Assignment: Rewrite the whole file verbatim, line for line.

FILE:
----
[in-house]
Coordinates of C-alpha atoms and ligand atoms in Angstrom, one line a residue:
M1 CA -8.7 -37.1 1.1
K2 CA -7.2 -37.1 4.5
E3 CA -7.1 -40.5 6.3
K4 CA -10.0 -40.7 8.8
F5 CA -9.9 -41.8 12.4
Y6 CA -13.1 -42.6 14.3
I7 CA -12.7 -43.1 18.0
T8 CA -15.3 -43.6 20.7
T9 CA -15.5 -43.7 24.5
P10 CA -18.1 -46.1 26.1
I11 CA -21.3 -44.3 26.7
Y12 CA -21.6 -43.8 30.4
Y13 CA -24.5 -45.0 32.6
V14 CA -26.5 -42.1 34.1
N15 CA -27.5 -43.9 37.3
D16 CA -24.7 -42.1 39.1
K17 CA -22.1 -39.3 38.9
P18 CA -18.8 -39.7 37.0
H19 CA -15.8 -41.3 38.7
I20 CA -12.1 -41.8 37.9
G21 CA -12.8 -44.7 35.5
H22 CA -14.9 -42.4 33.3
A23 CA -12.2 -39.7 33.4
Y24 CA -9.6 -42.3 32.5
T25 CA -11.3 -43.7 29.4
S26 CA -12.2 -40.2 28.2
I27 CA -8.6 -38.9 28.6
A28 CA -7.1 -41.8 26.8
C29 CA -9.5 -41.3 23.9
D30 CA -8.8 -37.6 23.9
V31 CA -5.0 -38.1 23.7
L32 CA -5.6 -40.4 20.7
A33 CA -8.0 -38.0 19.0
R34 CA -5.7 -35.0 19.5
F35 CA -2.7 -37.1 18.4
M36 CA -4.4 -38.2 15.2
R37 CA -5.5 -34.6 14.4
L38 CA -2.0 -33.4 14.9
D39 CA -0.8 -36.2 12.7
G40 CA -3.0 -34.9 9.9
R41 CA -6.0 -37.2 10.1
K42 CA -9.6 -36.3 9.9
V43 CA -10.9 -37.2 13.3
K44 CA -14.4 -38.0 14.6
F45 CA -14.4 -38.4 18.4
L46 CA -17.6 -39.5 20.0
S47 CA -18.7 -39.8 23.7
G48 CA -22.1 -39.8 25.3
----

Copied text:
[in-house]
Coordinates of C-alpha atoms and ligand atoms in Angstrom, one line a residue:
M1 CA -8.7 -37.1 1.1
K2 CA -7.2 -37.1 4.5
E3 CA -7.1 -40.5 6.3
K4 CA -10.0 -40.7 8.8
F5 CA -9.9 -41.8 12.4
Y6 CA -13.1 -42.6 14.3
I7 CA -12.7 -43.1 18.0
T8 CA -15.3 -43.6 20.7
T9 CA -15.5 -43.7 24.5
P10 CA -18.1 -46.1 26.1
I11 CA -21.3 -44.3 26.7
Y12 CA -21.6 -43.8 30.4
Y13 CA -24.5 -45.0 32.6
V14 CA -26.5 -42.1 34.1
N15 CA -27.5 -43.9 37.3
D16 CA -24.7 -42.1 39.1
K17 CA -22.1 -39.3 38.9
P18 CA -18.8 -39.7 37.0
H19 CA -15.8 -41.3 38.7
I20 CA -12.1 -41.8 37.9
G21 CA -12.8 -44.7 35.5
H22 CA -14.9 -42.4 33.3
A23 CA -12.2 -39.7 33.4
Y24 CA -9.6 -42.3 32.5
T25 CA -11.3 -43.7 29.4
S26 CA -12.2 -40.2 28.2
I27 CA -8.6 -38.9 28.6
A28 CA -7.1 -41.8 26.8
C29 CA -9.5 -41.3 23.9
D30 CA -8.8 -37.6 23.9
V31 CA -5.0 -38.1 23.7
L32 CA -5.6 -40.4 20.7
A33 CA -8.0 -38.0 19.0
R34 CA -5.7 -35.0 19.5
F35 CA -2.7 -37.1 18.4
M36 CA -4.4 -38.2 15.2
R37 CA -5.5 -34.6 14.4
L38 CA -2.0 -33.4 14.9
D39 CA -0.8 -36.2 12.7
G40 CA -3.0 -34.9 9.9
R41 CA -6.0 -37.2 10.1
K42 CA -9.6 -36.3 9.9
V43 CA -10.9 -37.2 13.3
K44 CA -14.4 -38.0 14.6
F45 CA -14.4 -38.4 18.4
L46 CA -17.6 -39.5 20.0
S47 CA -18.7 -39.8 23.7
G48 CA -22.1 -39.8 25.3